One of the most important factors that can assist Eastern societies in confronting and standing against the intellectual and cultural attack of the West (as it relates to the view of modern woman) is to have a rich culture and history full of experiences, values and ideas. It is important to have progressive human rights and, in particular, to have perfect and complete human models in the religious history of those societies and communities. Fortunately from this point of view (although they have not been able to consciously stand against the colonial attack of the West), Islamic societies have cultural power and possibilities, have a very progressive history, value system and religion, and are in this way very rich. Thus they can, by relying on these values and sources, and by reviving and progressing towards the high humanitarian values existing in their culture and their past history encourage their new, young generation to stand and resist the West’s attack.
The most effective weapon to confront Western values and the most important factor for creating a conscious struggle within the new generation in our Islamic societies against the West’s seduction is to hold up as examples some very noble, distinguished and characteristic role models, real personalities from Islamic history. If the lives of such personalities are known in detail, are described precisely, and they are revived and introduced properly, scientifically and deliberately, and are scholastically recognized and presented to our societies, the young generation will sense that there is no need to accept the seductions of the West; no need to deteriorate in the guise of modernism. Rather, they will sense that there are very noble, elevated symbols in their own history and religion to be followed and to be considered as models for self-reconstruction.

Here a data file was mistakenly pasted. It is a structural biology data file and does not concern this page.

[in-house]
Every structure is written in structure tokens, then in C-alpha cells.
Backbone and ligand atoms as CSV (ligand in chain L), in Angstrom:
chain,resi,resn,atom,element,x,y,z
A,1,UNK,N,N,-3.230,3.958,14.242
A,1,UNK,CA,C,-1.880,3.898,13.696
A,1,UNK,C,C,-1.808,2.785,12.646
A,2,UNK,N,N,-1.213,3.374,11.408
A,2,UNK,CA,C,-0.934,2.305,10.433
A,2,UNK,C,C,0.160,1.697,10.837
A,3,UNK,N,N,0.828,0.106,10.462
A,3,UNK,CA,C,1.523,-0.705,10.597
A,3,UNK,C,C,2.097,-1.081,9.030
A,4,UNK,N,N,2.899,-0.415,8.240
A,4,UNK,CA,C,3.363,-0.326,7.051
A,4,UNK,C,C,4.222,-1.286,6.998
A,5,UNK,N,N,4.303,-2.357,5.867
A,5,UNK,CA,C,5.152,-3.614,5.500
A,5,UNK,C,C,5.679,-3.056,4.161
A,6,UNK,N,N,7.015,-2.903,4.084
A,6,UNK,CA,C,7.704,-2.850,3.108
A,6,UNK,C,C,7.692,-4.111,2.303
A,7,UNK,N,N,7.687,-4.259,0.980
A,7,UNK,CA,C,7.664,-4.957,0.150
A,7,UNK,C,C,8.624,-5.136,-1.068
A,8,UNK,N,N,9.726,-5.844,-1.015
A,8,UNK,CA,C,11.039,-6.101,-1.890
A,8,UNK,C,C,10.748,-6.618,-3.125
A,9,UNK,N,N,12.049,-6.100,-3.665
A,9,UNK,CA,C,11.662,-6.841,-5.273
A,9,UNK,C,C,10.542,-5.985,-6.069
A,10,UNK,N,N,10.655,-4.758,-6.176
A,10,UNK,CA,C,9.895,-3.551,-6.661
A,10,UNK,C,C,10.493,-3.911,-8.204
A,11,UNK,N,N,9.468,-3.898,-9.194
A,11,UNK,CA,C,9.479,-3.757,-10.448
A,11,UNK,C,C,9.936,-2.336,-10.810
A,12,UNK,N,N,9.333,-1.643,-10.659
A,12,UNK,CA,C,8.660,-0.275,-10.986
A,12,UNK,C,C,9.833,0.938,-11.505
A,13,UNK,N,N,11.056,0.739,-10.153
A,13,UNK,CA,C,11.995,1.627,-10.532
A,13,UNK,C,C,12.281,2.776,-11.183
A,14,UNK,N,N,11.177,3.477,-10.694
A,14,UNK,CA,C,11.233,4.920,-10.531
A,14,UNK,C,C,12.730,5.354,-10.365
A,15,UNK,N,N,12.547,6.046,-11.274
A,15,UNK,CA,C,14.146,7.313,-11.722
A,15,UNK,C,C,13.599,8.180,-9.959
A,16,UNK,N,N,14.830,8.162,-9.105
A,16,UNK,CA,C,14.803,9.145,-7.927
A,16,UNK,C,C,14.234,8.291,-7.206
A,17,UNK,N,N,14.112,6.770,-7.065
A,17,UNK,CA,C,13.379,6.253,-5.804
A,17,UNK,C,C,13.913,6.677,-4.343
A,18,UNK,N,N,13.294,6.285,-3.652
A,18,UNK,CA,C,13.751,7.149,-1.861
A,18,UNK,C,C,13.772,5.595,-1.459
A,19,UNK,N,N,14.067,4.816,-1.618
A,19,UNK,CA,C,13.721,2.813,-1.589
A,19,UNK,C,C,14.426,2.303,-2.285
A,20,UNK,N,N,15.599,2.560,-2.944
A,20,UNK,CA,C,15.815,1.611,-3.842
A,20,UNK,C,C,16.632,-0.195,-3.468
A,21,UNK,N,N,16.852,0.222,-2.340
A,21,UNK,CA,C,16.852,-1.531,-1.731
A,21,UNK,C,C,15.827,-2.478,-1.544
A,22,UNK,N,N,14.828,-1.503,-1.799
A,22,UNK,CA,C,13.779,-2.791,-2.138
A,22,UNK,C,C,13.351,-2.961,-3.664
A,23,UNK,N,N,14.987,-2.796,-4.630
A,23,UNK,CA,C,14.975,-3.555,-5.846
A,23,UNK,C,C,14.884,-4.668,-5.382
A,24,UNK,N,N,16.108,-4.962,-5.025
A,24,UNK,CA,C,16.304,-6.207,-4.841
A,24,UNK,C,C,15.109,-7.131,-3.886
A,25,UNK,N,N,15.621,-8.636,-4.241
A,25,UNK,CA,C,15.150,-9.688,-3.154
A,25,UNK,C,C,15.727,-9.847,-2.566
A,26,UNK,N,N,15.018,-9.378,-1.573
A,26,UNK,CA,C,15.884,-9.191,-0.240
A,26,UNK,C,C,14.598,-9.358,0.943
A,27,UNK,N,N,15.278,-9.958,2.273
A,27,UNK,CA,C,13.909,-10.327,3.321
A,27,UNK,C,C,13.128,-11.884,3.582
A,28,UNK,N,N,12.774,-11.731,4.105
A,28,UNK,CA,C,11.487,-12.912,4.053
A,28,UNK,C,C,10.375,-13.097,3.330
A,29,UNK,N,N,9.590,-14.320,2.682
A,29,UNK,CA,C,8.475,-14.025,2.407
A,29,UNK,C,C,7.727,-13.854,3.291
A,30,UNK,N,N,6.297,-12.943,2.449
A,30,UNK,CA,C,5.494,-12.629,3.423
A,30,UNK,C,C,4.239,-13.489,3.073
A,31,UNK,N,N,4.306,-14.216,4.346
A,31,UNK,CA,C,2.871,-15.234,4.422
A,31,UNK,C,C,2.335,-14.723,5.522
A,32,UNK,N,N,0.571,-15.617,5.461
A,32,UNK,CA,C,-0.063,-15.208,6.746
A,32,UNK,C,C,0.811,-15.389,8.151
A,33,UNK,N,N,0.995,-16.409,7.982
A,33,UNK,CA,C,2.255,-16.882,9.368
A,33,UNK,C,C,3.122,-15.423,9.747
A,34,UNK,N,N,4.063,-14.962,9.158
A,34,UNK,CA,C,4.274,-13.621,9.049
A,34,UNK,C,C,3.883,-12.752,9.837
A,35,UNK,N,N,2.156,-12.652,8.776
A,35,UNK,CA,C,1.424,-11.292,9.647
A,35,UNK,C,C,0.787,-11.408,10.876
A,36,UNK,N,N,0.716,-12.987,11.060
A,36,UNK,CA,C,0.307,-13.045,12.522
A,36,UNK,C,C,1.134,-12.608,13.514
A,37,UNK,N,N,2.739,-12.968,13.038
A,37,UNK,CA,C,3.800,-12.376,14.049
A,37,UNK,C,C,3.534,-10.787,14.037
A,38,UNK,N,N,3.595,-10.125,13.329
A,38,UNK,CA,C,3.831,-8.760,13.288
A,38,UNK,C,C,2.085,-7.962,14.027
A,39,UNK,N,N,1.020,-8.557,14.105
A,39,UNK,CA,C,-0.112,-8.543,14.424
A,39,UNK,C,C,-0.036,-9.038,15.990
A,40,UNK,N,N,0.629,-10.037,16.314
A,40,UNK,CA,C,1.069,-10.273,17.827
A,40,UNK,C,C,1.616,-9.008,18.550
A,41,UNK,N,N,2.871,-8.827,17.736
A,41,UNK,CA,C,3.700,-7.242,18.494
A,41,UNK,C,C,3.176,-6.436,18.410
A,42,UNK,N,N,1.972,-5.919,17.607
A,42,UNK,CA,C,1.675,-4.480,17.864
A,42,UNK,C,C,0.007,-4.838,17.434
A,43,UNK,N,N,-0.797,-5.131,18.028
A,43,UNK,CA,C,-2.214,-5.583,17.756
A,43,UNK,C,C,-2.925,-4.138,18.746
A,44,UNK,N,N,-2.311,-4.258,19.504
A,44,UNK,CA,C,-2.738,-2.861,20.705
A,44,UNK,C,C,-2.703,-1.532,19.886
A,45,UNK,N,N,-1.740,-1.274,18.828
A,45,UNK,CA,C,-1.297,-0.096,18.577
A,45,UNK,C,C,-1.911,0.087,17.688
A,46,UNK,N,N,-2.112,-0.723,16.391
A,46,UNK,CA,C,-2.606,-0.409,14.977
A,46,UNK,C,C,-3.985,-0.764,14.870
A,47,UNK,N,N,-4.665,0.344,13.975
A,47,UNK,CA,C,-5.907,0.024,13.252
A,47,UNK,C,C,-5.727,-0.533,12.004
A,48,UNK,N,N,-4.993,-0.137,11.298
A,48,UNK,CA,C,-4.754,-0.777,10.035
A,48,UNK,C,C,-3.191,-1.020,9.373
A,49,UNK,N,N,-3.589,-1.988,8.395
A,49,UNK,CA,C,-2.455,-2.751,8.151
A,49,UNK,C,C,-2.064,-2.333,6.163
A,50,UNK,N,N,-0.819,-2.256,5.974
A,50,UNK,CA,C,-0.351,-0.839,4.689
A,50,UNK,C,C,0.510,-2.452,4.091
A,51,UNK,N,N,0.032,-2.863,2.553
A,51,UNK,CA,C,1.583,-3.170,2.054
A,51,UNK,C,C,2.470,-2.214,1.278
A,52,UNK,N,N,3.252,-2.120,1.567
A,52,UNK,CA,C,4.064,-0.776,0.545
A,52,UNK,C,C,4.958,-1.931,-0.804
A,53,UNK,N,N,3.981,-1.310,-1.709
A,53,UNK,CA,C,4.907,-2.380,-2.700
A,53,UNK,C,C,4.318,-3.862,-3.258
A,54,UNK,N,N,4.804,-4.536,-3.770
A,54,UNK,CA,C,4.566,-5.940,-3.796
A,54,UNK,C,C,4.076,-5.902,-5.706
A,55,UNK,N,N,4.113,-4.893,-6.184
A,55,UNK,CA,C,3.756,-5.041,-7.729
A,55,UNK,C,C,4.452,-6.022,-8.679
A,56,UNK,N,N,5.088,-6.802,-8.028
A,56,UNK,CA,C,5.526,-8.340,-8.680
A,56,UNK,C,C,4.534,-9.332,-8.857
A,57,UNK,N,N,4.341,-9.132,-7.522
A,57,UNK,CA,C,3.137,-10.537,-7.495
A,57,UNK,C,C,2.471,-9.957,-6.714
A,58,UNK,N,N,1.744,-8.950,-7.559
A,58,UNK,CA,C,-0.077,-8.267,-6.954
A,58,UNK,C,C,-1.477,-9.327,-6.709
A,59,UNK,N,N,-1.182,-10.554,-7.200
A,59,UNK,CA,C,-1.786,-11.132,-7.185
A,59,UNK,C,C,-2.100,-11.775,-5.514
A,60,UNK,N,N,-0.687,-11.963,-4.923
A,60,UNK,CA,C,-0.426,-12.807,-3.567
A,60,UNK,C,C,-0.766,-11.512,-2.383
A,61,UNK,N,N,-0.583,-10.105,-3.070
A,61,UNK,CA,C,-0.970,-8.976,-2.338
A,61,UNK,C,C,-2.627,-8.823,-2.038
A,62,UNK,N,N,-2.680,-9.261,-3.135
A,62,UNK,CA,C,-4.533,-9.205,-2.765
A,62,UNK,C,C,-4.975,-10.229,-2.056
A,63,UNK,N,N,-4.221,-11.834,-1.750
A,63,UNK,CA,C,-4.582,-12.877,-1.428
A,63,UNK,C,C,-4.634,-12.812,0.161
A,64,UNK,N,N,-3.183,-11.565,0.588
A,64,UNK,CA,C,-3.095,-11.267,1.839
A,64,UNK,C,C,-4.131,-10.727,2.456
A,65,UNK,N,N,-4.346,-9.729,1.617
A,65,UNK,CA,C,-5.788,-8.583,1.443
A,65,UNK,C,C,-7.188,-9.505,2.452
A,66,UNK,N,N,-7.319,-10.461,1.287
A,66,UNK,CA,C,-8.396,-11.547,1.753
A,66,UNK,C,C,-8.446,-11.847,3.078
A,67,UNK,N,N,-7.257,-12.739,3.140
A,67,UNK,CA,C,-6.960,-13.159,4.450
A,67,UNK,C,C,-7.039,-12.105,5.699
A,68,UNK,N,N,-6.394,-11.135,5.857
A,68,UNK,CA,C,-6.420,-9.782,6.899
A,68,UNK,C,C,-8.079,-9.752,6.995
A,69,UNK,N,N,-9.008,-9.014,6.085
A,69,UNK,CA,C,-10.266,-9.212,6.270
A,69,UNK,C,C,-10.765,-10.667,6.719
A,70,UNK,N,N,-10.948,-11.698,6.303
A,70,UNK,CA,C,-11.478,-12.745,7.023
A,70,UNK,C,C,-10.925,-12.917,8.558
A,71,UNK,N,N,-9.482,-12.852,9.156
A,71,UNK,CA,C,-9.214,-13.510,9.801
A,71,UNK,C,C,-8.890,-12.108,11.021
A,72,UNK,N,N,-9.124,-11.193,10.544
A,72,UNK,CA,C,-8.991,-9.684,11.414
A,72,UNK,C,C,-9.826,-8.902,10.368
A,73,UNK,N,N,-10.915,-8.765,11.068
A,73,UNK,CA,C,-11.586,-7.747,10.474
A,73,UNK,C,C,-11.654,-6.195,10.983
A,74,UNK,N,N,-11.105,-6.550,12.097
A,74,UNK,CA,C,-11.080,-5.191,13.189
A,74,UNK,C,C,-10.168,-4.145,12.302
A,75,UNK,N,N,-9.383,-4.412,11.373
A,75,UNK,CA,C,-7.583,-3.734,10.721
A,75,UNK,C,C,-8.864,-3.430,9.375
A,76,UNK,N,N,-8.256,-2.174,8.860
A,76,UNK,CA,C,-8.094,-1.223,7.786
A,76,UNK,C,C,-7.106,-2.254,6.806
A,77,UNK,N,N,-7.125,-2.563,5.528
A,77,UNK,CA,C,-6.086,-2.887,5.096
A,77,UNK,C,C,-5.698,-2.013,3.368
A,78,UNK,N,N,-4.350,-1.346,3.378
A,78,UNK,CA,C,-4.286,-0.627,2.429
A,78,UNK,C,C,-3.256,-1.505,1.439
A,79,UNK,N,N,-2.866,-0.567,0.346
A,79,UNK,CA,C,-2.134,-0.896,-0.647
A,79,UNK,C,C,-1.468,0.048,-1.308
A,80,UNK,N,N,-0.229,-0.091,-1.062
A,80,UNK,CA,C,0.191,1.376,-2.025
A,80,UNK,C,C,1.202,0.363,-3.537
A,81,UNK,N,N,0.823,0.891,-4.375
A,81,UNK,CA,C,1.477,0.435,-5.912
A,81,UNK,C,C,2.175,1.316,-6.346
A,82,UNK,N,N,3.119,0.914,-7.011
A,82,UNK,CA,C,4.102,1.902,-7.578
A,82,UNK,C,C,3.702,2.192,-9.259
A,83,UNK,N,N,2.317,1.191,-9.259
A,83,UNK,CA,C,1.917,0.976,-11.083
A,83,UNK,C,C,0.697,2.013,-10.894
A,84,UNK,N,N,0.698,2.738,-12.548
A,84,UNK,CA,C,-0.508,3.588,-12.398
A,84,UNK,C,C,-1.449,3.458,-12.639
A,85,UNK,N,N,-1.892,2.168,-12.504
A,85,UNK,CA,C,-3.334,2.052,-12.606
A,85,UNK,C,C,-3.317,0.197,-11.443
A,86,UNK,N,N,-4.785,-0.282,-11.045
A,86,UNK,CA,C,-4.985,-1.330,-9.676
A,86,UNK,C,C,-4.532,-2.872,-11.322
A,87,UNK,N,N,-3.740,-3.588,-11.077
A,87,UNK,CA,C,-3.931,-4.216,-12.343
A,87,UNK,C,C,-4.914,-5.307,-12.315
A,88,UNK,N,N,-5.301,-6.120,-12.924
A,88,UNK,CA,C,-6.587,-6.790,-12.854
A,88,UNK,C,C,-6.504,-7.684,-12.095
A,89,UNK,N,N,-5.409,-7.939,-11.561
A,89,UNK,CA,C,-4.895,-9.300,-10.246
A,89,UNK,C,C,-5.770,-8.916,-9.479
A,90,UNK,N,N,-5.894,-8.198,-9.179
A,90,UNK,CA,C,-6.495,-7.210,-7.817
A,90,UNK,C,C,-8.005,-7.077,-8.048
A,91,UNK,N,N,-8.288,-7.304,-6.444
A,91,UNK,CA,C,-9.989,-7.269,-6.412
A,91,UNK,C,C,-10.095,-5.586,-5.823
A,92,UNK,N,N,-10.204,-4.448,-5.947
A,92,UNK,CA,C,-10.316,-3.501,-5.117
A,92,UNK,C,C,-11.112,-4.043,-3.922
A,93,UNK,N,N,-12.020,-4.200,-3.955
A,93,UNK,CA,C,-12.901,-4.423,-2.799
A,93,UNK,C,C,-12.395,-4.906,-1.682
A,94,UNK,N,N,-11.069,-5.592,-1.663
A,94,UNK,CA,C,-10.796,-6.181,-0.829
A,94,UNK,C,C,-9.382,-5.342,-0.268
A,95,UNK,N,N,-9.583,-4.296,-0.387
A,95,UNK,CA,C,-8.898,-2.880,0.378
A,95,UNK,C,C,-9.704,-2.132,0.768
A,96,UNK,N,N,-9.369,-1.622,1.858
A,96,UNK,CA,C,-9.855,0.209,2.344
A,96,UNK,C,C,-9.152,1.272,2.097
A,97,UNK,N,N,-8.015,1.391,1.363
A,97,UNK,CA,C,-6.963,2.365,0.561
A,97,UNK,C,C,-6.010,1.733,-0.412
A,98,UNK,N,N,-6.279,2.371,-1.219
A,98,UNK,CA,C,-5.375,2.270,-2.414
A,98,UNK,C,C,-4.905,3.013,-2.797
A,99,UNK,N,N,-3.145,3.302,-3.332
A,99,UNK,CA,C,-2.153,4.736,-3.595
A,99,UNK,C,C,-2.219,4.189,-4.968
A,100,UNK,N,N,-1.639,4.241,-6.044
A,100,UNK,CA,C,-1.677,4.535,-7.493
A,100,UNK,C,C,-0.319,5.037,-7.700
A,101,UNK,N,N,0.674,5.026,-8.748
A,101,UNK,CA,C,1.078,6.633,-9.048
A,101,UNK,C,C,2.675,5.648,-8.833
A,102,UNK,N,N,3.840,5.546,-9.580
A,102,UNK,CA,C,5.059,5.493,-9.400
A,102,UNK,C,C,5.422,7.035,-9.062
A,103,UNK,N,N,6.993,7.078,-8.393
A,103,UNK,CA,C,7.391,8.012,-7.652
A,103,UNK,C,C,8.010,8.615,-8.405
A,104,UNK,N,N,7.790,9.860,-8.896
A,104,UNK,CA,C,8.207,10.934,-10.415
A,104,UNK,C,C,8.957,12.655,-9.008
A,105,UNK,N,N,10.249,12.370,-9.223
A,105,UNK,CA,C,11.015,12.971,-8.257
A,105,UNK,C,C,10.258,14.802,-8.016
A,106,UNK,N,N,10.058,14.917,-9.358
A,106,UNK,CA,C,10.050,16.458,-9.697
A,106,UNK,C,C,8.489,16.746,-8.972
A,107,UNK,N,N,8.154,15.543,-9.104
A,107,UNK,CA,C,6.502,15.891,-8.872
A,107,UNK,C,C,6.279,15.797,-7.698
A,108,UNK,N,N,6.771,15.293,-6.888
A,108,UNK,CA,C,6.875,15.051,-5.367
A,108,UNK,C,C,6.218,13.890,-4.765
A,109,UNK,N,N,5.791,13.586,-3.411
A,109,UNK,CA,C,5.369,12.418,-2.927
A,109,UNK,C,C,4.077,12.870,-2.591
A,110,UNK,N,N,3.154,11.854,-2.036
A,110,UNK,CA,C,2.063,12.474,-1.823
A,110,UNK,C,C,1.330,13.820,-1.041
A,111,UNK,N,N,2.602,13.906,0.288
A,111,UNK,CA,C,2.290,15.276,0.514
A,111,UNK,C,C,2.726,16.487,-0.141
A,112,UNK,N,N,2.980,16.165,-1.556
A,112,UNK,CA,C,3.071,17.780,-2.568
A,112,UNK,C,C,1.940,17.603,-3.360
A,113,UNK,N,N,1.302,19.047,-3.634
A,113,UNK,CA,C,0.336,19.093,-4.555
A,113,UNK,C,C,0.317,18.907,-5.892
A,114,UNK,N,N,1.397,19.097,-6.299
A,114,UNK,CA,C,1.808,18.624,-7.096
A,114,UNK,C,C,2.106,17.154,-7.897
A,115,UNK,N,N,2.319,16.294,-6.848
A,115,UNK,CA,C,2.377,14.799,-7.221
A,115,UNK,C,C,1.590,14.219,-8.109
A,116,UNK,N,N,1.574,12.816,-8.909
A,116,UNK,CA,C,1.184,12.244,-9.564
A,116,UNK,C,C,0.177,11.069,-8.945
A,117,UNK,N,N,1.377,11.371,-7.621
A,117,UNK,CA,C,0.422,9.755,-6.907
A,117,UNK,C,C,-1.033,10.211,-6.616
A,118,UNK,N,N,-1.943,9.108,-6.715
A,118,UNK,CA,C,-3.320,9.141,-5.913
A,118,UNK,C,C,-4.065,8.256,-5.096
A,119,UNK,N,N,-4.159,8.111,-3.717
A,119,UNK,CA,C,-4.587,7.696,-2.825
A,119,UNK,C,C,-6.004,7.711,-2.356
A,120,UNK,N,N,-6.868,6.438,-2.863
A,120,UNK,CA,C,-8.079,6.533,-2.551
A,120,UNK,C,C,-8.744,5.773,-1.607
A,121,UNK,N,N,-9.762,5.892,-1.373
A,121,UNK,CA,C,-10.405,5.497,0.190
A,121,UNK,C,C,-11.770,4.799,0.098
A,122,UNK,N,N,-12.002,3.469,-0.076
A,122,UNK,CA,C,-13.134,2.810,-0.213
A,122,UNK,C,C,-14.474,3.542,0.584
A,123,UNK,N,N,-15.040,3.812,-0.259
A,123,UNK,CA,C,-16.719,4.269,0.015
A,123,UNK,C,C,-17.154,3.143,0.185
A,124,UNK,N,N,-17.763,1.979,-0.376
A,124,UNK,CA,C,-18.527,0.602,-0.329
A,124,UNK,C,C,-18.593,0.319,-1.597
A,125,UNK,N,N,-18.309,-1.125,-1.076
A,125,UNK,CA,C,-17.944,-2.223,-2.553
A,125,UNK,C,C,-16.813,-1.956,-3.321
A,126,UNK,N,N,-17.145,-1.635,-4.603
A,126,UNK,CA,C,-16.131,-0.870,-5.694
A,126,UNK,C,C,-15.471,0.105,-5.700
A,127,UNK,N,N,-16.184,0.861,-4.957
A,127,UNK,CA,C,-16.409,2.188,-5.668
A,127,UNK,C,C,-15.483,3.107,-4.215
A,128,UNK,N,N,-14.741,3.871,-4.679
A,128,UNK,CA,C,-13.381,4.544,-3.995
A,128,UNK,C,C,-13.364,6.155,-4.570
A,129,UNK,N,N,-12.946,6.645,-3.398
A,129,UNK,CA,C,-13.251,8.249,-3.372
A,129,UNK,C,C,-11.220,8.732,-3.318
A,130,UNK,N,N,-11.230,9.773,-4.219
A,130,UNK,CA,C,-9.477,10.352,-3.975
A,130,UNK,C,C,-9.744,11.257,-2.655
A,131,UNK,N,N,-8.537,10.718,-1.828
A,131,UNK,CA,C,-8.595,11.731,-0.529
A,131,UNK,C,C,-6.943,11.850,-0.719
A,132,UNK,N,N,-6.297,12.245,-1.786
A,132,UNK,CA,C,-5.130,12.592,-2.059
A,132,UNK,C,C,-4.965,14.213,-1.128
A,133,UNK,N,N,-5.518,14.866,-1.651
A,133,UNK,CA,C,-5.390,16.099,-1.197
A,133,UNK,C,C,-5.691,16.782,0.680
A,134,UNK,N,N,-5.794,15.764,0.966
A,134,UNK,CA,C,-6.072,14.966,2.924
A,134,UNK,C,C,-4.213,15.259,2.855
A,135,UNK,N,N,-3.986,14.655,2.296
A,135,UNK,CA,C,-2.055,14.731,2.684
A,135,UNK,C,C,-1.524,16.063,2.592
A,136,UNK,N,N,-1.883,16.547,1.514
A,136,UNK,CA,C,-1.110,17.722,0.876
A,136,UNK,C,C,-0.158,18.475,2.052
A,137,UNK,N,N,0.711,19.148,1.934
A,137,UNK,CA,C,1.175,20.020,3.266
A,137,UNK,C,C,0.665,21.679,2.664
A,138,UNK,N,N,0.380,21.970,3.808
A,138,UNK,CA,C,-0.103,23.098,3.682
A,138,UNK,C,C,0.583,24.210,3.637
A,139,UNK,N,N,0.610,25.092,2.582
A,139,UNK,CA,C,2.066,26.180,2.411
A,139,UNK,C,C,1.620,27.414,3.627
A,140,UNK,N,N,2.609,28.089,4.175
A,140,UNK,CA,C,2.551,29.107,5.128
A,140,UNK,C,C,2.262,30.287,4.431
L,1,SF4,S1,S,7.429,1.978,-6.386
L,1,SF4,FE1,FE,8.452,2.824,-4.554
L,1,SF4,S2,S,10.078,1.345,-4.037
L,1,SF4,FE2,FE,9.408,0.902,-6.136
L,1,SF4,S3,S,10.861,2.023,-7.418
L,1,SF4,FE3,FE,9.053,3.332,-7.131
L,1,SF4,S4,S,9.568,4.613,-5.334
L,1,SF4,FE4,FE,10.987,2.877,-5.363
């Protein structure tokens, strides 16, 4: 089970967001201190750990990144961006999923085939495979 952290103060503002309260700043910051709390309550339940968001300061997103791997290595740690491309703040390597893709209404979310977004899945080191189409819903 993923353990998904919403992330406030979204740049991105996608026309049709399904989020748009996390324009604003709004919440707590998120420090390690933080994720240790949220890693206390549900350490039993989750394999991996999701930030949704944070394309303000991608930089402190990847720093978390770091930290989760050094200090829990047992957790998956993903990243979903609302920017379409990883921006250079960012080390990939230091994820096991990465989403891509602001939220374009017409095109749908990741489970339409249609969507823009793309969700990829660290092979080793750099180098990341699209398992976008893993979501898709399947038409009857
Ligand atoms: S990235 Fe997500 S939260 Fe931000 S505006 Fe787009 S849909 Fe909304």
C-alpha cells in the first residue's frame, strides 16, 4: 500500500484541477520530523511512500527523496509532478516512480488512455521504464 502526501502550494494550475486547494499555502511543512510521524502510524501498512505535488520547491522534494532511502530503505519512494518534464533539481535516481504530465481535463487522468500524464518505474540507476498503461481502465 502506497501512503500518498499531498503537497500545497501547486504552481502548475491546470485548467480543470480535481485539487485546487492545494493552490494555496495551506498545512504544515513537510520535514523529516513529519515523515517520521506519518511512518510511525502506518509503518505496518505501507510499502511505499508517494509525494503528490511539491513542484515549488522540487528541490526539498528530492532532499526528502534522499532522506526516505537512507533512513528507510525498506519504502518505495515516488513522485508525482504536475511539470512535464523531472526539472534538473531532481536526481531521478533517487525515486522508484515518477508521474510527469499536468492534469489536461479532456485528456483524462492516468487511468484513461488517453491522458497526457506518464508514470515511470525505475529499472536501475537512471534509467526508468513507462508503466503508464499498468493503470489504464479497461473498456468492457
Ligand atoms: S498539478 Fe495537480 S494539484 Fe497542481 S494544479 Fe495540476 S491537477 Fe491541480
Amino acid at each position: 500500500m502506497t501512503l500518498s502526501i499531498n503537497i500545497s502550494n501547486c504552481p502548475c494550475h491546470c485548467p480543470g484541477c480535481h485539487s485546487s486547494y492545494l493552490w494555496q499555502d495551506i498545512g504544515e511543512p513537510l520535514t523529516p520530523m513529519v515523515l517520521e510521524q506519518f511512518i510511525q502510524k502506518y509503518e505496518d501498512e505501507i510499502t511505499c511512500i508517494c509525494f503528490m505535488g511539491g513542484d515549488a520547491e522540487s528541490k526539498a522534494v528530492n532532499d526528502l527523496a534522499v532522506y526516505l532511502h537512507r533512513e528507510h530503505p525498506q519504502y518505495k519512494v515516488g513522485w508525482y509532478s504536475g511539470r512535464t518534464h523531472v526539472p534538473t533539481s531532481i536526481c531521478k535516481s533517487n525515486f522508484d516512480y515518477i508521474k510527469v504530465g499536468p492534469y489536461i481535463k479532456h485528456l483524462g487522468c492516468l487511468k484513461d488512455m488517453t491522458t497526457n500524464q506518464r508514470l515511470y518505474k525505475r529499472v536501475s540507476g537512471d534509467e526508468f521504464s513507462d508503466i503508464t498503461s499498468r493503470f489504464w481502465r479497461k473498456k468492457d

It must be taken into consideration that all matters related to women, to science, to lifestyle, to class relationships, to scholastic understanding, to one’s world view – all have been designed, described and discussed in Islam. We have only to solve our present difficulties, to answer the intellectual challenges, and to reduce our sensual needs. How can we understand our values? How can we use and obtain actual results from them? Our essential aim must be to solve the problem of proper understanding and recognition. The members of the Prophet’s family, in the view of all of the intellectuals of Islamic countries (who possess a more reverent image of them) have always been the manifestation of the most elevating and liberating humanitarian and Islamic values.